The Children’s Act of 2005 (The Act) has made many changes to the laws relating to children and their parents. The Act repealed many of the old laws which regulated the relationship between parents and their children in South Africa, including the Natural Fathers of Children Born out of Wedlock Act. This has left many unmarried fathers disillusioned and confused about their rights and responsibilities in respect of any of their children. Some even believe that they have lost any rights that were afforded to them and that the new Act only secures the rights of mothers. This is not the case, as will be discussed below.
Previously the rights and responsibilities of unmarried fathers were governed by the provisions of the Natural Fathers of Children Born out of Wedlock Act. This Act proved, in various situations and circumstances, to be insufficient, and inadequate, in protecting the interests, rights and responsibilities of unmarried fathers, their children and the relationship between them. This inadequacy is hoped to have been remedied by the promulgation of the Children’s Act.
Section 18(1) of the Act states that:
” A person may have either full or specific parental responsibilities and rights in respect of a child.”
Section 18(2) of the Act goes on to state that parental responsibilities and rights include the responsibility and right:
“(a) to care for the child;
(b) to maintain contact with the child;
(c) to act as guardian of the child; and
(d) to contribute to the maintenance of the child.”
Section 19 of the Act bestows full parental responsibilities and rights on any biological mother of a child, regardless of whether she is married or not. This position is not any different from previous legislation, but what about the father?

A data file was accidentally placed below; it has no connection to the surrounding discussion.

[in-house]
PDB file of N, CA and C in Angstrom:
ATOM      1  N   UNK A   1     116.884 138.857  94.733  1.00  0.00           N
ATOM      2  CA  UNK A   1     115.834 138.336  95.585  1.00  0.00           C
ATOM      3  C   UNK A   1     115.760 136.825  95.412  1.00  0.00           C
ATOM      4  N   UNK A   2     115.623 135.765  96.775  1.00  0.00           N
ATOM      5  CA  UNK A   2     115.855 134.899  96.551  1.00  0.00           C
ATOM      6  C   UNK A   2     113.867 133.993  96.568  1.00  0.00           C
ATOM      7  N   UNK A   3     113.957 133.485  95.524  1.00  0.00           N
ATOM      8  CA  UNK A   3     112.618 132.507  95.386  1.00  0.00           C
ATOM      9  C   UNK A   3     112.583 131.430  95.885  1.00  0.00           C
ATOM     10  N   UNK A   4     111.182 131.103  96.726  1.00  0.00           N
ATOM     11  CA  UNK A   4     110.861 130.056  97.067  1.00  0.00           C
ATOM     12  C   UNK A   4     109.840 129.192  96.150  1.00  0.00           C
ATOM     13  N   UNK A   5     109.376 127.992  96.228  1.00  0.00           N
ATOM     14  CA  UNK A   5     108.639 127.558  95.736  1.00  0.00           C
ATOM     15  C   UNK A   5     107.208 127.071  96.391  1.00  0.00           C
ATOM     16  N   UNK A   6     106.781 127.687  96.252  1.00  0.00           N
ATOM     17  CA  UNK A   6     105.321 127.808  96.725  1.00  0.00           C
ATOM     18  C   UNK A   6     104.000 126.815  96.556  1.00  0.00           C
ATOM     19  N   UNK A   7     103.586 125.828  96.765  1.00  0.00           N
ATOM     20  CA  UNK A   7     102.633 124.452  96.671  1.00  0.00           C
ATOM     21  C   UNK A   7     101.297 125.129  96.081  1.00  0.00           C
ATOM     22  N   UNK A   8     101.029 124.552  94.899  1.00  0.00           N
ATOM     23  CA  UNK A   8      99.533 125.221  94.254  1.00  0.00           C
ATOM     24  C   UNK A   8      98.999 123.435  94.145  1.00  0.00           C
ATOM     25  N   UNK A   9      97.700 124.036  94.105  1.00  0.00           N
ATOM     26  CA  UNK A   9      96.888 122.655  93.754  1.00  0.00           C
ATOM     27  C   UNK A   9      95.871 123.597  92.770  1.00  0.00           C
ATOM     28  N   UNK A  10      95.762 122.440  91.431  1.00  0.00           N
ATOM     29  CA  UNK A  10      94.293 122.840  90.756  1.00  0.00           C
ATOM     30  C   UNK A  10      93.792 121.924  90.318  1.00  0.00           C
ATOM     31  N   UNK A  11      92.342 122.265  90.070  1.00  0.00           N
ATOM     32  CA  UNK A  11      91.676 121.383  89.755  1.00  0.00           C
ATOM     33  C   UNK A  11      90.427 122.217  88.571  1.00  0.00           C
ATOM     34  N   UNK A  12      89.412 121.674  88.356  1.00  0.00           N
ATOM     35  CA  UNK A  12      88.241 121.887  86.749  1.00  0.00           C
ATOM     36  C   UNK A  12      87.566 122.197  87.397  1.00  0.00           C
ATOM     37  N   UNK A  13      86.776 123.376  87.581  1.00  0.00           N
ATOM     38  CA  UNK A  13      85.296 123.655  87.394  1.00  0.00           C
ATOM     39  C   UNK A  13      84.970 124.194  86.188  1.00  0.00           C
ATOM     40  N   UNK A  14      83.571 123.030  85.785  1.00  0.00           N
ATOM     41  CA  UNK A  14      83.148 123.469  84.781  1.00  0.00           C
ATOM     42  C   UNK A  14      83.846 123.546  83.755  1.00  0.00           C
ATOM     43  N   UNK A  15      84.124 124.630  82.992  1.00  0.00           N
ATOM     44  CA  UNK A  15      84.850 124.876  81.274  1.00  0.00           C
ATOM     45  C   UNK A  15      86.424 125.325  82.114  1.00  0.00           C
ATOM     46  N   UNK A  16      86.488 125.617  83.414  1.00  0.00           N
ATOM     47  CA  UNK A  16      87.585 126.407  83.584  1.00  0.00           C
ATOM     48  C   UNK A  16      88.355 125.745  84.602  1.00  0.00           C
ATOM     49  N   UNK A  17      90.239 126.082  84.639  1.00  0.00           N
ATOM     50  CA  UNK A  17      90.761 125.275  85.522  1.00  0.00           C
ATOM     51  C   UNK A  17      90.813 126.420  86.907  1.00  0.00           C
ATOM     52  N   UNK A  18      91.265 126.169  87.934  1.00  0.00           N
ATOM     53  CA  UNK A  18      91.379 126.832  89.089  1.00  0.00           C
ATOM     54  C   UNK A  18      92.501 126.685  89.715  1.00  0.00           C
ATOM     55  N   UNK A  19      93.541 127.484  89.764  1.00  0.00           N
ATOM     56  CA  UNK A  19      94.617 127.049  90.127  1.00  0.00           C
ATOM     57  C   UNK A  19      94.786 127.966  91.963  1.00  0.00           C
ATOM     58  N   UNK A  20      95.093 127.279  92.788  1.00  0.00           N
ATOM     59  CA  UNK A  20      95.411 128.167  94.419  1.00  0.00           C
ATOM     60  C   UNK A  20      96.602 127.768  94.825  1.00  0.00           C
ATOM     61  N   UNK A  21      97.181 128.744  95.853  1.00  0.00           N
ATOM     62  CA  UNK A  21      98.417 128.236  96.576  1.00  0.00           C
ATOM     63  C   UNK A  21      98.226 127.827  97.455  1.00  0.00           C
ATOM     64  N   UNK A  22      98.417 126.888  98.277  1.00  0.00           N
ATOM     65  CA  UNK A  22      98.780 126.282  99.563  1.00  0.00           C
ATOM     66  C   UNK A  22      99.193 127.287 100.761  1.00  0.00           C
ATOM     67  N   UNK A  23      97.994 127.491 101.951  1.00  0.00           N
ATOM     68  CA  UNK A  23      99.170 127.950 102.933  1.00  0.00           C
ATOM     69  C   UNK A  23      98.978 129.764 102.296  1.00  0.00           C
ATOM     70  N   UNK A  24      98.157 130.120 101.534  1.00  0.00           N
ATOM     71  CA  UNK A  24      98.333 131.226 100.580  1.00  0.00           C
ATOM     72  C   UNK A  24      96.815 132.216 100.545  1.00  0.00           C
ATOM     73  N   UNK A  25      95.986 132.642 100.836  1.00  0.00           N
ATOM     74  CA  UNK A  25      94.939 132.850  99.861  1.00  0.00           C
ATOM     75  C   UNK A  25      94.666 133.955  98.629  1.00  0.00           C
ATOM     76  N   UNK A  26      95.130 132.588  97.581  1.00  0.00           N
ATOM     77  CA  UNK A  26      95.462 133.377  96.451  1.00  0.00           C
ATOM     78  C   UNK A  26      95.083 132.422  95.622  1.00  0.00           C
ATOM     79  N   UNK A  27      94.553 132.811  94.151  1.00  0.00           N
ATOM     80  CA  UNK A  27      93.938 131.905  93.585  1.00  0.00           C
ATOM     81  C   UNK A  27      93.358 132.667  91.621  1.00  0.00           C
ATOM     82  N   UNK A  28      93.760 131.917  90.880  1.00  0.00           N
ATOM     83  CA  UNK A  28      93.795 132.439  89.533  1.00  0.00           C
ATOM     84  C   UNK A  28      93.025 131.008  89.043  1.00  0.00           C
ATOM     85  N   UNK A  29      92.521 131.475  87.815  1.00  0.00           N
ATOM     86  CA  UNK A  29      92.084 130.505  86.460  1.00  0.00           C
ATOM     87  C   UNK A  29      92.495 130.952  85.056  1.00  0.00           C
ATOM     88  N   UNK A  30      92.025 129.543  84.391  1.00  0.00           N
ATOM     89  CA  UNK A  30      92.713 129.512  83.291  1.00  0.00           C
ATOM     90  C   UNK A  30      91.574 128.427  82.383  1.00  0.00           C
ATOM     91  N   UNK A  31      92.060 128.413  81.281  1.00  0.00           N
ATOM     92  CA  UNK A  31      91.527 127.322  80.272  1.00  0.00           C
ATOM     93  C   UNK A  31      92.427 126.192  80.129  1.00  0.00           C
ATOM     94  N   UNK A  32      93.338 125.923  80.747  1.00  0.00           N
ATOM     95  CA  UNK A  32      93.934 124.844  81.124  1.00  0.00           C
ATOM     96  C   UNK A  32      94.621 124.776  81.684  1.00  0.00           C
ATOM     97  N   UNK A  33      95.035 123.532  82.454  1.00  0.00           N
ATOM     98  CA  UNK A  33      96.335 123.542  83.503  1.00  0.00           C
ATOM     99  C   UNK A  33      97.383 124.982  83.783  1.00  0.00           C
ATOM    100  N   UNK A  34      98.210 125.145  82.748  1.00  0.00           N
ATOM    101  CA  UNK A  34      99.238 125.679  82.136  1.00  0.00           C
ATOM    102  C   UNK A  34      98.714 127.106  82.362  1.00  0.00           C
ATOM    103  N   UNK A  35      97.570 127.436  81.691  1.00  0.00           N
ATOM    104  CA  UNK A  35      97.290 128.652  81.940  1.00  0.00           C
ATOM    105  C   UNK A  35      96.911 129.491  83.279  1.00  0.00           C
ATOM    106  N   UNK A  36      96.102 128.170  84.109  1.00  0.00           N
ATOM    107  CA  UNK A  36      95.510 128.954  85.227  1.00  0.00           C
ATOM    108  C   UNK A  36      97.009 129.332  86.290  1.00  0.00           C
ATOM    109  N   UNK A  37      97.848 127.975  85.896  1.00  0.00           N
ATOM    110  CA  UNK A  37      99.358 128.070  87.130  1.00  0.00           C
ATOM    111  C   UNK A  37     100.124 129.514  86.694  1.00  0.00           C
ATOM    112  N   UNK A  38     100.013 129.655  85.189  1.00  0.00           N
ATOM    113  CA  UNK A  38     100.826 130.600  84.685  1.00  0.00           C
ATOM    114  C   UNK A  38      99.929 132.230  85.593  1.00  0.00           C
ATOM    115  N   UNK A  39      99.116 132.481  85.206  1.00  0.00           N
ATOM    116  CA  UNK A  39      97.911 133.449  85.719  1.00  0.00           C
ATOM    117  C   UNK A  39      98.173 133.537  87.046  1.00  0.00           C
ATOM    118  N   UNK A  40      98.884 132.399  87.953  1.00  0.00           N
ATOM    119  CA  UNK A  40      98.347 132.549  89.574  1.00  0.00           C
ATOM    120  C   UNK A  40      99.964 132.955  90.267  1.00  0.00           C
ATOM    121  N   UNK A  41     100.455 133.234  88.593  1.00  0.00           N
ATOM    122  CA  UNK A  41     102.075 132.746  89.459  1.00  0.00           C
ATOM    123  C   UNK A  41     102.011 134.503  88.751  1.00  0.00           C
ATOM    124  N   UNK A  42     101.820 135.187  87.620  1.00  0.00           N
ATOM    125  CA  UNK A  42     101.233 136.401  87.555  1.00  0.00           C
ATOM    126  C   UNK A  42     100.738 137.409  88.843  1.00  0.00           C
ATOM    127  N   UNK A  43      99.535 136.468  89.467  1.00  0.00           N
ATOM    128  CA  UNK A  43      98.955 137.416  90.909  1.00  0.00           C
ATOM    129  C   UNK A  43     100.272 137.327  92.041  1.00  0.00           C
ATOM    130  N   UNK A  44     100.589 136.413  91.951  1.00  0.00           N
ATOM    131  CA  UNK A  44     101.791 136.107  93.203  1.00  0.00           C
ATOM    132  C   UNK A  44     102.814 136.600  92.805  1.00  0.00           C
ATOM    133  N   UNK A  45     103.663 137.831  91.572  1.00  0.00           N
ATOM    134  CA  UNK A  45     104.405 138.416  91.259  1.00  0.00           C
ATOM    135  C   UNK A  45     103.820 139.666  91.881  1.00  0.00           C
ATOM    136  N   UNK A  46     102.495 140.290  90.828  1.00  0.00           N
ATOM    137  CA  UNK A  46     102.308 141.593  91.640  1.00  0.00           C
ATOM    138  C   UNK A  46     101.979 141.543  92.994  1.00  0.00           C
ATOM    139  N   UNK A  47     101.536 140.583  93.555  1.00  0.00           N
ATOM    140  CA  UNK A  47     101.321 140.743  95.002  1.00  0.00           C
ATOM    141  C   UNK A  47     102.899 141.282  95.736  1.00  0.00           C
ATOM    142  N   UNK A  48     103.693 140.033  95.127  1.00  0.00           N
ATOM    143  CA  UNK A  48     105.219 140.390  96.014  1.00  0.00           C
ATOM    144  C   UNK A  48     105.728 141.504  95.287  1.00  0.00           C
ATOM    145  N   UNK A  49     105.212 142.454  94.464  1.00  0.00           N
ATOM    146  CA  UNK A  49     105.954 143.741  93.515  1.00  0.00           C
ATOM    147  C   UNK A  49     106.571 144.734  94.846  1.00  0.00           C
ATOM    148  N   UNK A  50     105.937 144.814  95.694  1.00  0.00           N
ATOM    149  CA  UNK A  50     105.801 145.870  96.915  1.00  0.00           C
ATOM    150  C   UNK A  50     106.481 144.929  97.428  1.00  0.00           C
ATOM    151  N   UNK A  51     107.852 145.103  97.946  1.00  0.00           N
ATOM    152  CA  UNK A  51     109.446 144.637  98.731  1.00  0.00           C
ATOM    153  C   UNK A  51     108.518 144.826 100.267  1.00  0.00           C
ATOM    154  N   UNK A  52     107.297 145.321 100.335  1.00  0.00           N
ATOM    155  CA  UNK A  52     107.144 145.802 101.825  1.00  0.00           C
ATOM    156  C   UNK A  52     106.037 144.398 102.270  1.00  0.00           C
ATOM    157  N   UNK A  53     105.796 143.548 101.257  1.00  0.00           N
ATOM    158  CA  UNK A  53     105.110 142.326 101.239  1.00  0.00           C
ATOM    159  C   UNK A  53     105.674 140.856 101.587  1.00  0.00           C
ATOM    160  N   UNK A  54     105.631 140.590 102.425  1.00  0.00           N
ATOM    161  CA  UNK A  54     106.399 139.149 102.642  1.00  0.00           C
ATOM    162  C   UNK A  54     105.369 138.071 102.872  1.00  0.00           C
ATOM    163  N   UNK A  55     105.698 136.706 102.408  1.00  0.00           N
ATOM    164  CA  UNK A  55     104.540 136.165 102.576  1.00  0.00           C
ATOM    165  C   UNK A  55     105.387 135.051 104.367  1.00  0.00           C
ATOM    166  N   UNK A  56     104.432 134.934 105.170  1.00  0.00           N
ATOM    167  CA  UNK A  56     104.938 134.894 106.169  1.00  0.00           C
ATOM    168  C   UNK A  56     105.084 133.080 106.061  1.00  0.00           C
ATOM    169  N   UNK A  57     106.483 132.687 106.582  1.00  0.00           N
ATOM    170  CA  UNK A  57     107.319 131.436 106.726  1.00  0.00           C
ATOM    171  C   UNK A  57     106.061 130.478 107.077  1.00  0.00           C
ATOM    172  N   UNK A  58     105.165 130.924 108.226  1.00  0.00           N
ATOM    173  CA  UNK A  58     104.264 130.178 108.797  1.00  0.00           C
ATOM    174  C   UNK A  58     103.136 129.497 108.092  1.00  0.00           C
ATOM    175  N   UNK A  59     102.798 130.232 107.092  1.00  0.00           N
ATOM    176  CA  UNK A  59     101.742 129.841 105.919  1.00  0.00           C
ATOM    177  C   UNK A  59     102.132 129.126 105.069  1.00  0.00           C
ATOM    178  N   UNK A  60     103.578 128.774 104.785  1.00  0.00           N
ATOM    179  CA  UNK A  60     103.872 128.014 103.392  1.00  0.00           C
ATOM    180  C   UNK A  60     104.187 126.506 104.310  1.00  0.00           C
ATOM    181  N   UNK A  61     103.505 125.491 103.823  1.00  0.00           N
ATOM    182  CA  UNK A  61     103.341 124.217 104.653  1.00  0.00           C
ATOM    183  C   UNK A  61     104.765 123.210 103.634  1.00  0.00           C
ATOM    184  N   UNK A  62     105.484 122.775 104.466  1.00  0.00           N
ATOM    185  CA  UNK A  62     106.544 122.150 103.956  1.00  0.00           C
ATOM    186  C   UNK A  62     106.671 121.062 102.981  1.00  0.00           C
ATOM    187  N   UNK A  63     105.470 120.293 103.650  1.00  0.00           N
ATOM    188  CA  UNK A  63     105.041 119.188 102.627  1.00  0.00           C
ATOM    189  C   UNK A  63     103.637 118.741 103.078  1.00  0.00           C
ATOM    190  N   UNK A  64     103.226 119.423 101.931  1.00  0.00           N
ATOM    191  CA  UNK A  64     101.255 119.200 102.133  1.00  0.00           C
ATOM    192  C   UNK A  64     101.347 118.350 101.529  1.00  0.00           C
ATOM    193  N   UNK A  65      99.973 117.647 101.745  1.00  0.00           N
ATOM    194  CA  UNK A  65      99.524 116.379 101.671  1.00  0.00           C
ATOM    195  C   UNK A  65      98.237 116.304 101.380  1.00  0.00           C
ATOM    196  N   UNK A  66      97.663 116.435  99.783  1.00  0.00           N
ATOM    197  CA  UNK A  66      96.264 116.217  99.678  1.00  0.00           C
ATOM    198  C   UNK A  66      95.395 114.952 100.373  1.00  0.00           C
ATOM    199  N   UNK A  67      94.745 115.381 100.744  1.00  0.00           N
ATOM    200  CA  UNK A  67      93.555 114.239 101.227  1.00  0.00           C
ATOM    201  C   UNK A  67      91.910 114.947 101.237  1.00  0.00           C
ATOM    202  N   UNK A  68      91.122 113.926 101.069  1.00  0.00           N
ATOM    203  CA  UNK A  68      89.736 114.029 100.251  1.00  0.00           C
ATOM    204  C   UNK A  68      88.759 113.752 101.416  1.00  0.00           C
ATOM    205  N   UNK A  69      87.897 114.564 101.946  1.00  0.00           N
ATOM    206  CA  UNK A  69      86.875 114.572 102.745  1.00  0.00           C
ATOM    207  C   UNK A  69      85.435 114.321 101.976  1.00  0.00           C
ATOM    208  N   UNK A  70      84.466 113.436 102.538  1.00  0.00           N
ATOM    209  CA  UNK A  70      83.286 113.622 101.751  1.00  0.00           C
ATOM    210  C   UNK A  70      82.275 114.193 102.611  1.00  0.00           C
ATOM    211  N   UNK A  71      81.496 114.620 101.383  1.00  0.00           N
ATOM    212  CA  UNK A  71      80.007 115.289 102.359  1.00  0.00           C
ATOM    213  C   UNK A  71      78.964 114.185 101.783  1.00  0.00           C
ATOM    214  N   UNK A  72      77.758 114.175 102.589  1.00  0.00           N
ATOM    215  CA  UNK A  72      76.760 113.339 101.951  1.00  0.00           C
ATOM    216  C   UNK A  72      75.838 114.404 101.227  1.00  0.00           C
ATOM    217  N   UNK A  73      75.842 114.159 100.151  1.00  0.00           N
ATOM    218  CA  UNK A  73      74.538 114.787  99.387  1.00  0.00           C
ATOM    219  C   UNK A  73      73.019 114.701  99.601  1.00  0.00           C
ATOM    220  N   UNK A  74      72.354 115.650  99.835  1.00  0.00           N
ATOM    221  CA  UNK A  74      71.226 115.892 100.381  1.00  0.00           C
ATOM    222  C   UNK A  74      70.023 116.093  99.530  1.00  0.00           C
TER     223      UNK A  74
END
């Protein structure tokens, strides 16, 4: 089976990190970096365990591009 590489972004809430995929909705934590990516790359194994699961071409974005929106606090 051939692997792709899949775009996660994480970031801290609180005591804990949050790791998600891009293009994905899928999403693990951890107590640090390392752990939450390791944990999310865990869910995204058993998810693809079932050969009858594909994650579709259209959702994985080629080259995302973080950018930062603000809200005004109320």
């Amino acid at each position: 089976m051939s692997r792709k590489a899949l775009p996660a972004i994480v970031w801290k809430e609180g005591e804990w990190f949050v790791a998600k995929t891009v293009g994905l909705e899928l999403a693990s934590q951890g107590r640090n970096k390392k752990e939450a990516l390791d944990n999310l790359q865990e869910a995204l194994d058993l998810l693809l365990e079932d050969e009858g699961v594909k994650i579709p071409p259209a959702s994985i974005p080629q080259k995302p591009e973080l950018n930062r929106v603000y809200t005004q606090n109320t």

Section 20 of the Act provides:
“The biological father of a child has full parental responsibilities and rights in respect of the child –
(a) if he is married to the child’s mother; or
(b) if he was married to the child’s mother at –
(i) the time of the child’s conception;
(ii) the time of the child’s birth; or
(iii) any time between the child’s conception and birth.”
Section 20 clearly places biological fathers of children on the same level as the biological mother as long as the father falls into one of the four abovementioned categories. What happens if the father does not fall into one of the categories?
Section 21 of the Children’s Act provides that:
“(1) The biological father of a child who does not have parental responsibilities and rights in respect of the child in terms of Section 20, acquires full parental responsibilities and rights in respect of the child –
(a) if at the time of the child’s birth he is living with the mother in a permanent life-partnership;
(b) if he, regardless of whether he has lived or is living with the mother –
(i) consents to be identified or successfully applies in terms of Section 26 to be identified as the child’s father or pays damages in terms of customary law.
(ii) contributes or has attempted in good faith to contribute to the child’s upbringing for a reasonable period; and
(iii) contributes or has attempted in good faith to contribute towards expenses in connection with the maintenance of the child for a reasonable period.
(2) This section does not affect the duty of a father to contribute towards the maintenance of the child.
(3) (a) If there is a dispute between the biological father referred to in subsection (1) and the biological mother of a child with regard to the fulfilment by that father of the conditions set out in subsection (1)(a) or (b), the matter must be referred to mediation to a family advocate, social worker or other suitably qualified person.